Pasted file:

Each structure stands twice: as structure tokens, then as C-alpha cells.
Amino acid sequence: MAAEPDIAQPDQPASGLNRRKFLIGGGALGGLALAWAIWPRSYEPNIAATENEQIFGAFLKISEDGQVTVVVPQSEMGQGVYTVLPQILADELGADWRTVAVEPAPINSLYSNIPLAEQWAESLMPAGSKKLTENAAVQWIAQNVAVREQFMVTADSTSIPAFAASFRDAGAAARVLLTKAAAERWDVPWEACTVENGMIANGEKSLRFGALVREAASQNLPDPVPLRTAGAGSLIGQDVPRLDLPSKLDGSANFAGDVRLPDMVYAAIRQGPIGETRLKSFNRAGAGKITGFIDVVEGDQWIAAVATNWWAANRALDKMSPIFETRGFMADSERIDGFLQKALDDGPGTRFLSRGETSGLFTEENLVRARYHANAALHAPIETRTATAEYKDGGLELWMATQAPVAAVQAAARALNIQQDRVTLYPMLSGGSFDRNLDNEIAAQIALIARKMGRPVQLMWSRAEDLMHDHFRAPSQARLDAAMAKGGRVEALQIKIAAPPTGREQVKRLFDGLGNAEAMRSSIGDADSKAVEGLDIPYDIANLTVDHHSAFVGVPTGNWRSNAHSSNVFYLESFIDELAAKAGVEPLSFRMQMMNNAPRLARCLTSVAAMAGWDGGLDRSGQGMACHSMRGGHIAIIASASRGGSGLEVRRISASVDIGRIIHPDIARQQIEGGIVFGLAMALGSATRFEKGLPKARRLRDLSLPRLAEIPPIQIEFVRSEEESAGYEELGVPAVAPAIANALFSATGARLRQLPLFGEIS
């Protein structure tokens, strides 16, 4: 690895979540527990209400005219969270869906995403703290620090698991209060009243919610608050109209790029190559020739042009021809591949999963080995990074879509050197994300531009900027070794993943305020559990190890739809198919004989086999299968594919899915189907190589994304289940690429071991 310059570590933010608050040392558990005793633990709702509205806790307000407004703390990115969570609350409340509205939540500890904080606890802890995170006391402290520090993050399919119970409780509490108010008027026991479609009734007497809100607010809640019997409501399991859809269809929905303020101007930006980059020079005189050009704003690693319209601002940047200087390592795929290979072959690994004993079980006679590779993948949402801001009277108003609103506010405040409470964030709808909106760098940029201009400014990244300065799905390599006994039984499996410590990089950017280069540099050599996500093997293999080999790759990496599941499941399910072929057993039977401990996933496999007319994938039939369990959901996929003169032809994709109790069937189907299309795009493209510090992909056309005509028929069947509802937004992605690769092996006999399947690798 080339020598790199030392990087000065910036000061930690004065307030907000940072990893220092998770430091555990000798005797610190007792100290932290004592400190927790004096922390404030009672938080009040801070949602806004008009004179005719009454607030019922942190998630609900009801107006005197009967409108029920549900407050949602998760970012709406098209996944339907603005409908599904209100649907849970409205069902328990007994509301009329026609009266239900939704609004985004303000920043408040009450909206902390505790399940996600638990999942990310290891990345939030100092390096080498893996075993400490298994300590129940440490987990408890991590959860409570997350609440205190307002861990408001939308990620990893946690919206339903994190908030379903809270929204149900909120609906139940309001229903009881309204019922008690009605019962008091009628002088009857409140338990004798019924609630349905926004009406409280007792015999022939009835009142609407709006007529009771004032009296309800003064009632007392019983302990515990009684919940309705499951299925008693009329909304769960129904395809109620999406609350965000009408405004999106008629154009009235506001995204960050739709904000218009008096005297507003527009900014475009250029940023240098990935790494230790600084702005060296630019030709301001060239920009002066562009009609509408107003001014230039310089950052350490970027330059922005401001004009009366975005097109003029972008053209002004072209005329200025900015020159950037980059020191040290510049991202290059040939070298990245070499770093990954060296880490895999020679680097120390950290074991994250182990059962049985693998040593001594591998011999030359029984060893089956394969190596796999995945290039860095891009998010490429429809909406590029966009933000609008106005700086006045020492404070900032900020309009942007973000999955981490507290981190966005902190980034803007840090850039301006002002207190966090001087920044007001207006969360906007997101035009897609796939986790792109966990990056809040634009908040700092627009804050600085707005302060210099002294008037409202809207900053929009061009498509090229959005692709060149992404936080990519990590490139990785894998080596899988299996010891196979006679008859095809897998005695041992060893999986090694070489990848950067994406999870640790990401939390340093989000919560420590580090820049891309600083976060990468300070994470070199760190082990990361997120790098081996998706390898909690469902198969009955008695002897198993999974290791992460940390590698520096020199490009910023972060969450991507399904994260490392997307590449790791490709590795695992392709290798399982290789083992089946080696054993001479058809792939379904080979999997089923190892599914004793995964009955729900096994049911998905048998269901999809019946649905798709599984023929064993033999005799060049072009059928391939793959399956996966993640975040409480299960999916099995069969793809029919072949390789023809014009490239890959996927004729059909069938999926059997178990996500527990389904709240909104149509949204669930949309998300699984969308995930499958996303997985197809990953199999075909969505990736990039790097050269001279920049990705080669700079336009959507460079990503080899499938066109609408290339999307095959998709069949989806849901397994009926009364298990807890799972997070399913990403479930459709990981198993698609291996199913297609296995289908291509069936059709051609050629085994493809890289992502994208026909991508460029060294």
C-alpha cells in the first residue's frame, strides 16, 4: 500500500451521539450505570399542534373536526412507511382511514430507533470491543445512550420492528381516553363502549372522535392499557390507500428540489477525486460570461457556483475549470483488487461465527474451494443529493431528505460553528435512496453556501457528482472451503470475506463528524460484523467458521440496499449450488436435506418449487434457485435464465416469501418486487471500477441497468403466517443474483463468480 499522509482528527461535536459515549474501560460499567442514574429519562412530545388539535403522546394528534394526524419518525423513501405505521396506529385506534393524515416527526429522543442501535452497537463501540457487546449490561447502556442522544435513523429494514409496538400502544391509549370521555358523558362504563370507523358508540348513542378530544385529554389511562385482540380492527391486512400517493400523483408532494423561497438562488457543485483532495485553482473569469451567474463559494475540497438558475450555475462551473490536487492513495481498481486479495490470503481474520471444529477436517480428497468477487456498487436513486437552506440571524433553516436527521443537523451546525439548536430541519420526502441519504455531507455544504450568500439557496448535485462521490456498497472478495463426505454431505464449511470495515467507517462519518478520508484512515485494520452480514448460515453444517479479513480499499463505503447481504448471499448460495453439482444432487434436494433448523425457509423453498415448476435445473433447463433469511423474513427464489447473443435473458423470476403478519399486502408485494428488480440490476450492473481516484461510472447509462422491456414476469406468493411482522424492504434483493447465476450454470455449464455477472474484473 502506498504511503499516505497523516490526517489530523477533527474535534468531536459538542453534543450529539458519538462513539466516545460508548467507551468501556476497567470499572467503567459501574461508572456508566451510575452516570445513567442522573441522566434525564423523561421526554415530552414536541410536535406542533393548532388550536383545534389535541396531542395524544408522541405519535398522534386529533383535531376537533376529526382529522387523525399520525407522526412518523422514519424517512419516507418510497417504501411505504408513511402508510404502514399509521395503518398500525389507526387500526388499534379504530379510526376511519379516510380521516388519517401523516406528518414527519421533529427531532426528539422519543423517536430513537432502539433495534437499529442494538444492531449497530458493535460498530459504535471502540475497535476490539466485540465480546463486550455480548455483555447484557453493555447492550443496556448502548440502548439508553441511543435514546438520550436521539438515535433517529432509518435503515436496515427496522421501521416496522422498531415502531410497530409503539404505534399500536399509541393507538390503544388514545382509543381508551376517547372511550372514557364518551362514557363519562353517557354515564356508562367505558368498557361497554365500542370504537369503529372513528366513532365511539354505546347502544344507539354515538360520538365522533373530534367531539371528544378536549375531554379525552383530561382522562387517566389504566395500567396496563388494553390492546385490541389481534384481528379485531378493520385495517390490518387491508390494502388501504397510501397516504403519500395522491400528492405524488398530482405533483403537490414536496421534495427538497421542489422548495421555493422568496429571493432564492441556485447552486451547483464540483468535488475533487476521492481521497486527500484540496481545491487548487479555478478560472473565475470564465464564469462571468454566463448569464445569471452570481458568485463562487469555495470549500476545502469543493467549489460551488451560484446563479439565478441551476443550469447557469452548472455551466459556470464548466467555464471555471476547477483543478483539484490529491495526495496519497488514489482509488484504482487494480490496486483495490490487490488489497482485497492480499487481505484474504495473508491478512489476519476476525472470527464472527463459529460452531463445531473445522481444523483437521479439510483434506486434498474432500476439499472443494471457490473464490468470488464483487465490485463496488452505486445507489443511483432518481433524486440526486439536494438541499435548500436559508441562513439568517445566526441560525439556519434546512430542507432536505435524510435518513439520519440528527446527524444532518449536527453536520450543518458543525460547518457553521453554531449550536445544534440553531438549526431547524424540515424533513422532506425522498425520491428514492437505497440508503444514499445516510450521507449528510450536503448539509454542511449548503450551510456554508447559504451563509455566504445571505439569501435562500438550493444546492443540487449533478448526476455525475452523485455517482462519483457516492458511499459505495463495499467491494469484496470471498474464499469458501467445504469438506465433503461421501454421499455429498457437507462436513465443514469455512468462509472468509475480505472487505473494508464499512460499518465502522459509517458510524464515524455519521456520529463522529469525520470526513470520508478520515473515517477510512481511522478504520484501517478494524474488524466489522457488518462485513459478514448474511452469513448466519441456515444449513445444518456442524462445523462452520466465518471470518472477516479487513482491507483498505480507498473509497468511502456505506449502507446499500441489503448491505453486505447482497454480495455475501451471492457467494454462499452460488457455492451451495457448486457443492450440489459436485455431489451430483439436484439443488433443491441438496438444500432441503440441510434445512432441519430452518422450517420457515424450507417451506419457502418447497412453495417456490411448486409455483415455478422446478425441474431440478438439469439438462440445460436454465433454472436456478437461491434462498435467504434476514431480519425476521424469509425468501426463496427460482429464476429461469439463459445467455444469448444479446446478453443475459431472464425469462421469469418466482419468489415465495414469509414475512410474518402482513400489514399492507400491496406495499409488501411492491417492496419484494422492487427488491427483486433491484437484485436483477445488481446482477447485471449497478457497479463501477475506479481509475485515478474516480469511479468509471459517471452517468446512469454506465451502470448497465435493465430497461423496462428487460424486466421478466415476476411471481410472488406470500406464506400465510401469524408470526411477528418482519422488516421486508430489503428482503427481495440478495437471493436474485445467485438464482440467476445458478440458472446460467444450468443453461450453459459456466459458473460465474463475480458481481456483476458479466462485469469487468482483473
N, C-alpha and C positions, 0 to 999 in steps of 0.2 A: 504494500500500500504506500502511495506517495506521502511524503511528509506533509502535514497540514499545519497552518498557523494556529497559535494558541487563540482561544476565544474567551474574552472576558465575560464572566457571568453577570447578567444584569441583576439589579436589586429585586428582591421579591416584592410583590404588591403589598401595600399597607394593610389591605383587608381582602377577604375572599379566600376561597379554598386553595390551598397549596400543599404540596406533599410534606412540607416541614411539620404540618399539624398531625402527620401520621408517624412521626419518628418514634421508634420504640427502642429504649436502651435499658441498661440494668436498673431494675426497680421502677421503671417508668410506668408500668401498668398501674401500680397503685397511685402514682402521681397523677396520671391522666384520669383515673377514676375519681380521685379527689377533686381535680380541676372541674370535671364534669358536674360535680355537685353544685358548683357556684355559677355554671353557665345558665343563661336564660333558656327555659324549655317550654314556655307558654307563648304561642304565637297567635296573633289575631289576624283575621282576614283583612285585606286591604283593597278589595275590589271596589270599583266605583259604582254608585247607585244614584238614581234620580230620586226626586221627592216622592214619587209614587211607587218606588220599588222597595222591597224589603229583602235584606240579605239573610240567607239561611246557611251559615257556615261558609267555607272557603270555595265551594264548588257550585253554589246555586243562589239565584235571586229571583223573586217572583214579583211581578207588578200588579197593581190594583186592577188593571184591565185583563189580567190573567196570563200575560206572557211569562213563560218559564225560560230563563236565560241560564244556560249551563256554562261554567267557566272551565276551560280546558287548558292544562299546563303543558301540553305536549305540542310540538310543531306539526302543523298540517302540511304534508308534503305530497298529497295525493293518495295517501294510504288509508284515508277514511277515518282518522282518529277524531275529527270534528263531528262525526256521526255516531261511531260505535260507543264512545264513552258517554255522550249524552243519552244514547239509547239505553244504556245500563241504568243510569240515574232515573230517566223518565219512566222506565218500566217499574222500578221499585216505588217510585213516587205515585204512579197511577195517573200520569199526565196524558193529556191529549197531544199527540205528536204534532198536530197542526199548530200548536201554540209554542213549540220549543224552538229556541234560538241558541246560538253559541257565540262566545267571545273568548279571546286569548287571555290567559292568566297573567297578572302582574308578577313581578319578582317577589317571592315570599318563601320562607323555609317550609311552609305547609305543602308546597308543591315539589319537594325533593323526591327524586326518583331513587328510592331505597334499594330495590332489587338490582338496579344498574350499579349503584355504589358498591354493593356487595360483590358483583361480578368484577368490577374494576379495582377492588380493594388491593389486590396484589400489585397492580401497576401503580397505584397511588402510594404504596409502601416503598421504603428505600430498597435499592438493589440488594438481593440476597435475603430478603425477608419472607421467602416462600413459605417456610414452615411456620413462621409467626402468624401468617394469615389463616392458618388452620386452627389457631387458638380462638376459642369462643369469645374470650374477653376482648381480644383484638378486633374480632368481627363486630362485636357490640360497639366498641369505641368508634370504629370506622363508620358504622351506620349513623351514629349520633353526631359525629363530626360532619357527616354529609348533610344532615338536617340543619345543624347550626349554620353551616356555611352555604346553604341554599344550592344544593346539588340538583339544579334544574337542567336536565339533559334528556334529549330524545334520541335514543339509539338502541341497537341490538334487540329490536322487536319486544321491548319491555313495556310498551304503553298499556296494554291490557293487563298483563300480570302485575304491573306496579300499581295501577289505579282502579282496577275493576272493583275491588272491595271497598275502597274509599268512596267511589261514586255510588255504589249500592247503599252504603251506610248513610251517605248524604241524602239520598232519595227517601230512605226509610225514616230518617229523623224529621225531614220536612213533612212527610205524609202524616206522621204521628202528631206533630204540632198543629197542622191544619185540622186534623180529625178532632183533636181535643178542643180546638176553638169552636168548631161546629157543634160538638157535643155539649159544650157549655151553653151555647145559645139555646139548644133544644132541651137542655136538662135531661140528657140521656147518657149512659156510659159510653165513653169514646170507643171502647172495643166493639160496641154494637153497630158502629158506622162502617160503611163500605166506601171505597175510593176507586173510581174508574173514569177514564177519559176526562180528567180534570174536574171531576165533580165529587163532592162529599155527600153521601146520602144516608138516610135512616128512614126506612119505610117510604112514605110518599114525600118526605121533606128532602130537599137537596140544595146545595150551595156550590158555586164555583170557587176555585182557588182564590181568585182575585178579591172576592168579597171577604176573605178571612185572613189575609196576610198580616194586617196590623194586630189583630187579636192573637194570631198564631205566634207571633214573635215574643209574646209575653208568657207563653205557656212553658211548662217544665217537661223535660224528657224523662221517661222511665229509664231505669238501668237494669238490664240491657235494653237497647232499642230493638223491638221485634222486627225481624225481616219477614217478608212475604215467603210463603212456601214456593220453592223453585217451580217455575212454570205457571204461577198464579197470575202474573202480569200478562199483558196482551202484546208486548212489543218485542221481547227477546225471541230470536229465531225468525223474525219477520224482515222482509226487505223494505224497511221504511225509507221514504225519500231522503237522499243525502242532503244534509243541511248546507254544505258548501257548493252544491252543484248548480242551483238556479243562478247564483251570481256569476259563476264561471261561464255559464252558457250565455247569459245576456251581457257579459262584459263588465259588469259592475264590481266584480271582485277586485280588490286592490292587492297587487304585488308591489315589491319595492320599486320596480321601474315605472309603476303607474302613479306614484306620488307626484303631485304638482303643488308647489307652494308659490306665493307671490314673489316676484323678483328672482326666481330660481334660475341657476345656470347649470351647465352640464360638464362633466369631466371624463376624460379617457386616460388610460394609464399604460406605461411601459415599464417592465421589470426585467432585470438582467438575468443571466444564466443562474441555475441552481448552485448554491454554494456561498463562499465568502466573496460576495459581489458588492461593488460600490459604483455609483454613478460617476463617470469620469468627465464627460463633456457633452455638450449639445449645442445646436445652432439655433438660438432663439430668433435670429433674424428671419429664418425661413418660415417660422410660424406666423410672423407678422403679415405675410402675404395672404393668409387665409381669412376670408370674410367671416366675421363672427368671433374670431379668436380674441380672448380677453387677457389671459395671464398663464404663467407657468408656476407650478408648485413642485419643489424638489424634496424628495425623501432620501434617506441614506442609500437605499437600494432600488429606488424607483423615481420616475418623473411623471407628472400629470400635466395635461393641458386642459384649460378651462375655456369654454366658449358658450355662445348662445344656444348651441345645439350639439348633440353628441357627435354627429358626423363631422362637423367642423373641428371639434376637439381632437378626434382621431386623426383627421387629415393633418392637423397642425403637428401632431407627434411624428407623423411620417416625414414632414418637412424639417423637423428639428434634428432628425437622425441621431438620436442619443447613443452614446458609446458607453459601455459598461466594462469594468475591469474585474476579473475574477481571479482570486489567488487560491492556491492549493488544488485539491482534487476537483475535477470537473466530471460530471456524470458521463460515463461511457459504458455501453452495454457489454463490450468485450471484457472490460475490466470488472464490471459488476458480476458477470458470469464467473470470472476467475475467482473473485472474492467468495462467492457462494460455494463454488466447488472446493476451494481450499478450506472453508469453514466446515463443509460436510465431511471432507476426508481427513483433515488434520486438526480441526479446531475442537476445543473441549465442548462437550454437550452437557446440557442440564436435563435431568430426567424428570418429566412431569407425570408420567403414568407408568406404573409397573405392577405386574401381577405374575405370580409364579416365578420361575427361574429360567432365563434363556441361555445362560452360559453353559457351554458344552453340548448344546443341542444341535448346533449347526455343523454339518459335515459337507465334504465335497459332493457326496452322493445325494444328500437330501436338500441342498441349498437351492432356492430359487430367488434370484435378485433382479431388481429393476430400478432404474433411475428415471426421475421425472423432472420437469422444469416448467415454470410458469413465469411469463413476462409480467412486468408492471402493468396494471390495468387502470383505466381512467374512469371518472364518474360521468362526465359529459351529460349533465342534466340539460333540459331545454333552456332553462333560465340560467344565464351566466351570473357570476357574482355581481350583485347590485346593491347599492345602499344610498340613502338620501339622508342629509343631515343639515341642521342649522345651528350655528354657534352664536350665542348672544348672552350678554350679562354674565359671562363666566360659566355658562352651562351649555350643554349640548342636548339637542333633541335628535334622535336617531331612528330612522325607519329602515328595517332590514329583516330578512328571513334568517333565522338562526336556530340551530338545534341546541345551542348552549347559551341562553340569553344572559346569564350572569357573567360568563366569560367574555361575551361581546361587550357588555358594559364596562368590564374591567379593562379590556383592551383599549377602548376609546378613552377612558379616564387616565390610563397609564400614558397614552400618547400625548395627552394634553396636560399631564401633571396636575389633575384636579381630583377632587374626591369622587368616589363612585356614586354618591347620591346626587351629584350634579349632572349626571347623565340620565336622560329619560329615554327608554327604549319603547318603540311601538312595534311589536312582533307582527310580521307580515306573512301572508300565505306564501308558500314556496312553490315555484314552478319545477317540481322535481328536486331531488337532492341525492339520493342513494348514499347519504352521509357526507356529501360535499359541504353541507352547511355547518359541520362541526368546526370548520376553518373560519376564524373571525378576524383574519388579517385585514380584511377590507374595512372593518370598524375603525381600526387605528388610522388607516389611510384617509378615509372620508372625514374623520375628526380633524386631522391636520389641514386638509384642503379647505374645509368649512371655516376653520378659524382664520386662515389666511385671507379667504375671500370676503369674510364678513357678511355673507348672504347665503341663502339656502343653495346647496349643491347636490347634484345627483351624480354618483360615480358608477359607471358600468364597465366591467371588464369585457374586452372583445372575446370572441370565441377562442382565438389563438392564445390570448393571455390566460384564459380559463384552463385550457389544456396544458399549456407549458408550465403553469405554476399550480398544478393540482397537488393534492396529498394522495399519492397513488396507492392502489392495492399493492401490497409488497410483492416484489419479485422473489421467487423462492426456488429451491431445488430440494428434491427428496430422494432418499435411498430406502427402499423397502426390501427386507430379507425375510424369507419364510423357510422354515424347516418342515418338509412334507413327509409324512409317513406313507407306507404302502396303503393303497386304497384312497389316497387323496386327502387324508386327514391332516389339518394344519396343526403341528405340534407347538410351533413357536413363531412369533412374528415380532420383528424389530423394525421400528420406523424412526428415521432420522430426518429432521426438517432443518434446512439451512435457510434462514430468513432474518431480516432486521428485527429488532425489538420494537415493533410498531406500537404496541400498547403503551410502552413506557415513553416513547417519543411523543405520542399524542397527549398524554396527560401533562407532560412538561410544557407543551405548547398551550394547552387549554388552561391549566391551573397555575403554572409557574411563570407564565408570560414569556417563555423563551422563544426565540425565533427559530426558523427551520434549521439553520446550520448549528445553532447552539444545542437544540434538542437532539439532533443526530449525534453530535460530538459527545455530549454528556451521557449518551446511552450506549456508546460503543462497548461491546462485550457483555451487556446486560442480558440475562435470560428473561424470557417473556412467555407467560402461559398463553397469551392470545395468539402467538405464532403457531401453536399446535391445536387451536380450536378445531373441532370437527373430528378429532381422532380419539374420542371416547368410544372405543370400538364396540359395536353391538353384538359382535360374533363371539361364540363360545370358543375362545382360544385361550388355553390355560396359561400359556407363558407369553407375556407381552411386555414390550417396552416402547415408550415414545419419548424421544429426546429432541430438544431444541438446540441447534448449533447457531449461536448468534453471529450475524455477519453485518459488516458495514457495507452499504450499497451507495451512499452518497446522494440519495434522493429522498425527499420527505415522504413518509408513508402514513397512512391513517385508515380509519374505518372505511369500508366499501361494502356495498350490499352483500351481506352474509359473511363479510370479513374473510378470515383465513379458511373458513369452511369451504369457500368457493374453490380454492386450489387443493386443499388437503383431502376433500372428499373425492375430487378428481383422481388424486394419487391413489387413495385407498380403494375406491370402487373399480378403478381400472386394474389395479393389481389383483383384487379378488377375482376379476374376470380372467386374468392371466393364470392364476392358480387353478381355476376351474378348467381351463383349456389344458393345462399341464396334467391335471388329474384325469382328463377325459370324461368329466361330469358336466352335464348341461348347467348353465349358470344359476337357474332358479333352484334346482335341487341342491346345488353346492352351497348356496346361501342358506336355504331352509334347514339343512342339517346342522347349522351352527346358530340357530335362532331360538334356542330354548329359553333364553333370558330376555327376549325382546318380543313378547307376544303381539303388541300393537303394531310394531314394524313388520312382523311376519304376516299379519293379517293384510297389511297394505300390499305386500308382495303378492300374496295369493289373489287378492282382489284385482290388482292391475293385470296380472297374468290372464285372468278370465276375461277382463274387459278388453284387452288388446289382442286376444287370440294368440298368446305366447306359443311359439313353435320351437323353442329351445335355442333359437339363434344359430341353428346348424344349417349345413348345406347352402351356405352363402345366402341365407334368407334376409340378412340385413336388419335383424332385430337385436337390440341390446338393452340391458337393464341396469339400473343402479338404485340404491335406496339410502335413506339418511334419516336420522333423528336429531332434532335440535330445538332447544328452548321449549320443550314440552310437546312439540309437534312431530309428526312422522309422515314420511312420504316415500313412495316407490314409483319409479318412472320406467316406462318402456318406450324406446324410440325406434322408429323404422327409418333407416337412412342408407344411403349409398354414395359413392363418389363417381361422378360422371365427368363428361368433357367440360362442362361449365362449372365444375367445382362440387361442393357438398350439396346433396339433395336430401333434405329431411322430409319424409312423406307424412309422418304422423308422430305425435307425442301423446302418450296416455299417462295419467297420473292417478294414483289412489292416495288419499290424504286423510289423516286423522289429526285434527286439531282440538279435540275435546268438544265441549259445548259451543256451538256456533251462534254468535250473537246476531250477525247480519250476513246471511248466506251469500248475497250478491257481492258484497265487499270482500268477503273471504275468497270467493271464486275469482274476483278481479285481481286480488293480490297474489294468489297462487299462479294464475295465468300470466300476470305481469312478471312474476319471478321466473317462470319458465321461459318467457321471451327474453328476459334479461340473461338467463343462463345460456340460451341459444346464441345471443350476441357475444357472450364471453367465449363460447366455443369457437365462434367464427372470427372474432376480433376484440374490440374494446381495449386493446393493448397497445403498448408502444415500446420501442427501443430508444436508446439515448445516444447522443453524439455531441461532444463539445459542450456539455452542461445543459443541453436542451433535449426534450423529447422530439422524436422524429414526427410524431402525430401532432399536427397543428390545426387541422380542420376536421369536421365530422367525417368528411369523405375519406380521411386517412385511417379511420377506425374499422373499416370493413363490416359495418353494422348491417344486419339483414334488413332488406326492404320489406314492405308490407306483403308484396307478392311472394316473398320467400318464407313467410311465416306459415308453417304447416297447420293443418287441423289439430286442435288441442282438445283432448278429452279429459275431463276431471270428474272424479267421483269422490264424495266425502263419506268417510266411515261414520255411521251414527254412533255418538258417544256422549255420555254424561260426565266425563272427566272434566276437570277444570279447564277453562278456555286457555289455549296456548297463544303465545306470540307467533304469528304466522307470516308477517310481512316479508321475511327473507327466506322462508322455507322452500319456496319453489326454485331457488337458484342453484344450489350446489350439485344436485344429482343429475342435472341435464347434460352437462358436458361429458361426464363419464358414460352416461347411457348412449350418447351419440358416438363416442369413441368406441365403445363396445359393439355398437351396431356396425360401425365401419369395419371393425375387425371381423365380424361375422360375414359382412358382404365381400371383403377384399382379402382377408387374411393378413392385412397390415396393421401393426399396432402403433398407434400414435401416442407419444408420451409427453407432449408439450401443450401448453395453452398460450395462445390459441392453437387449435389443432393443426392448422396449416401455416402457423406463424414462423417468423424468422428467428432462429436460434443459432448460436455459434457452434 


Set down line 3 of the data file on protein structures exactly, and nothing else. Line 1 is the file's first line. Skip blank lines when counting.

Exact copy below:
């Protein structure tokens, strides 16, 4: 690895979540527990209400005219969270869906995403703290620090698991209060009243919610608050109209790029190559020739042009021809591949999963080995990074879509050197994300531009900027070794993943305020559990190890739809198919004989086999299968594919899915189907190589994304289940690429071991 310059570590933010608050040392558990005793633990709702509205806790307000407004703390990115969570609350409340509205939540500890904080606890802890995170006391402290520090993050399919119970409780509490108010008027026991479609009734007497809100607010809640019997409501399991859809269809929905303020101007930006980059020079005189050009704003690693319209601002940047200087390592795929290979072959690994004993079980006679590779993948949402801001009277108003609103506010405040409470964030709808909106760098940029201009400014990244300065799905390599006994039984499996410590990089950017280069540099050599996500093997293999080999790759990496599941499941399910072929057993039977401990996933496999007319994938039939369990959901996929003169032809994709109790069937189907299309795009493209510090992909056309005509028929069947509802937004992605690769092996006999399947690798 080339020598790199030392990087000065910036000061930690004065307030907000940072990893220092998770430091555990000798005797610190007792100290932290004592400190927790004096922390404030009672938080009040801070949602806004008009004179005719009454607030019922942190998630609900009801107006005197009967409108029920549900407050949602998760970012709406098209996944339907603005409908599904209100649907849970409205069902328990007994509301009329026609009266239900939704609004985004303000920043408040009450909206902390505790399940996600638990999942990310290891990345939030100092390096080498893996075993400490298994300590129940440490987990408890991590959860409570997350609440205190307002861990408001939308990620990893946690919206339903994190908030379903809270929204149900909120609906139940309001229903009881309204019922008690009605019962008091009628002088009857409140338990004798019924609630349905926004009406409280007792015999022939009835009142609407709006007529009771004032009296309800003064009632007392019983302990515990009684919940309705499951299925008693009329909304769960129904395809109620999406609350965000009408405004999106008629154009009235506001995204960050739709904000218009008096005297507003527009900014475009250029940023240098990935790494230790600084702005060296630019030709301001060239920009002066562009009609509408107003001014230039310089950052350490970027330059922005401001004009009366975005097109003029972008053209002004072209005329200025900015020159950037980059020191040290510049991202290059040939070298990245070499770093990954060296880490895999020679680097120390950290074991994250182990059962049985693998040593001594591998011999030359029984060893089956394969190596796999995945290039860095891009998010490429429809909406590029966009933000609008106005700086006045020492404070900032900020309009942007973000999955981490507290981190966005902190980034803007840090850039301006002002207190966090001087920044007001207006969360906007997101035009897609796939986790792109966990990056809040634009908040700092627009804050600085707005302060210099002294008037409202809207900053929009061009498509090229959005692709060149992404936080990519990590490139990785894998080596899988299996010891196979006679008859095809897998005695041992060893999986090694070489990848950067994406999870640790990401939390340093989000919560420590580090820049891309600083976060990468300070994470070199760190082990990361997120790098081996998706390898909690469902198969009955008695002897198993999974290791992460940390590698520096020199490009910023972060969450991507399904994260490392997307590449790791490709590795695992392709290798399982290789083992089946080696054993001479058809792939379904080979999997089923190892599914004793995964009955729900096994049911998905048998269901999809019946649905798709599984023929064993033999005799060049072009059928391939793959399956996966993640975040409480299960999916099995069969793809029919072949390789023809014009490239890959996927004729059909069938999926059997178990996500527990389904709240909104149509949204669930949309998300699984969308995930499958996303997985197809990953199999075909969505990736990039790097050269001279920049990705080669700079336009959507460079990503080899499938066109609408290339999307095959998709069949989806849901397994009926009364298990807890799972997070399913990403479930459709990981198993698609291996199913297609296995289908291509069936059709051609050629085994493809890289992502994208026909991508460029060294």